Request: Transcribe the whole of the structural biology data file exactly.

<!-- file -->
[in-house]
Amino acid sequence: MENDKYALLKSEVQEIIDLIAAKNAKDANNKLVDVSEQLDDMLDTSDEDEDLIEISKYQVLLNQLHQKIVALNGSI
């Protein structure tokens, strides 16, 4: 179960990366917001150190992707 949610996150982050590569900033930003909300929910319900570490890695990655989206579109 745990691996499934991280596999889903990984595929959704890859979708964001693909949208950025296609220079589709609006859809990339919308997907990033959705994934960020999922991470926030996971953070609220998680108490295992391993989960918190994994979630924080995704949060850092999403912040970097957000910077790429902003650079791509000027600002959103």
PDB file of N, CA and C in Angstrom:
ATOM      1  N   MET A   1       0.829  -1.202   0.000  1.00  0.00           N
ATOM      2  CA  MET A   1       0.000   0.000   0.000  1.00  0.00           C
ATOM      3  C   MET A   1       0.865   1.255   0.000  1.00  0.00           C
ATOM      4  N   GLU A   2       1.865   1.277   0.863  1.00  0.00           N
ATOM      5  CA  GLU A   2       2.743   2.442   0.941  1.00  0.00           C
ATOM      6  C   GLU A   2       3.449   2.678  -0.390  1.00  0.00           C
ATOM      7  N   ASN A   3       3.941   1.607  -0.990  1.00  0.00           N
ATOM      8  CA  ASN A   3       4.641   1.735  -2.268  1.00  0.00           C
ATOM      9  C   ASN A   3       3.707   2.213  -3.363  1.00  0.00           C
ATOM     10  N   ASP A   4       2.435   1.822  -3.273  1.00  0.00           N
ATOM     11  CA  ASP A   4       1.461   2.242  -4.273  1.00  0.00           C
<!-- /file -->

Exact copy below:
[in-house]
Amino acid sequence: MENDKYALLKSEVQEIIDLIAAKNAKDANNKLVDVSEQLDDMLDTSDEDEDLIEISKYQVLLNQLHQKIVALNGSI
């Protein structure tokens, strides 16, 4: 179960990366917001150190992707 949610996150982050590569900033930003909300929910319900570490890695990655989206579109 745990691996499934991280596999889903990984595929959704890859979708964001693909949208950025296609220079589709609006859809990339919308997907990033959705994934960020999922991470926030996971953070609220998680108490295992391993989960918190994994979630924080995704949060850092999403912040970097957000910077790429902003650079791509000027600002959103």
PDB file of N, CA and C in Angstrom:
ATOM      1  N   MET A   1       0.829  -1.202   0.000  1.00  0.00           N
ATOM      2  CA  MET A   1       0.000   0.000   0.000  1.00  0.00           C
ATOM      3  C   MET A   1       0.865   1.255   0.000  1.00  0.00           C
ATOM      4  N   GLU A   2       1.865   1.277   0.863  1.00  0.00           N
ATOM      5  CA  GLU A   2       2.743   2.442   0.941  1.00  0.00           C
ATOM      6  C   GLU A   2       3.449   2.678  -0.390  1.00  0.00           C
ATOM      7  N   ASN A   3       3.941   1.607  -0.990  1.00  0.00           N
ATOM      8  CA  ASN A   3       4.641   1.735  -2.268  1.00  0.00           C
ATOM      9  C   ASN A   3       3.707   2.213  -3.363  1.00  0.00           C
ATOM     10  N   ASP A   4       2.435   1.822  -3.273  1.00  0.00           N
ATOM     11  CA  ASP A   4       1.461   2.242  -4.273  1.00  0.00           C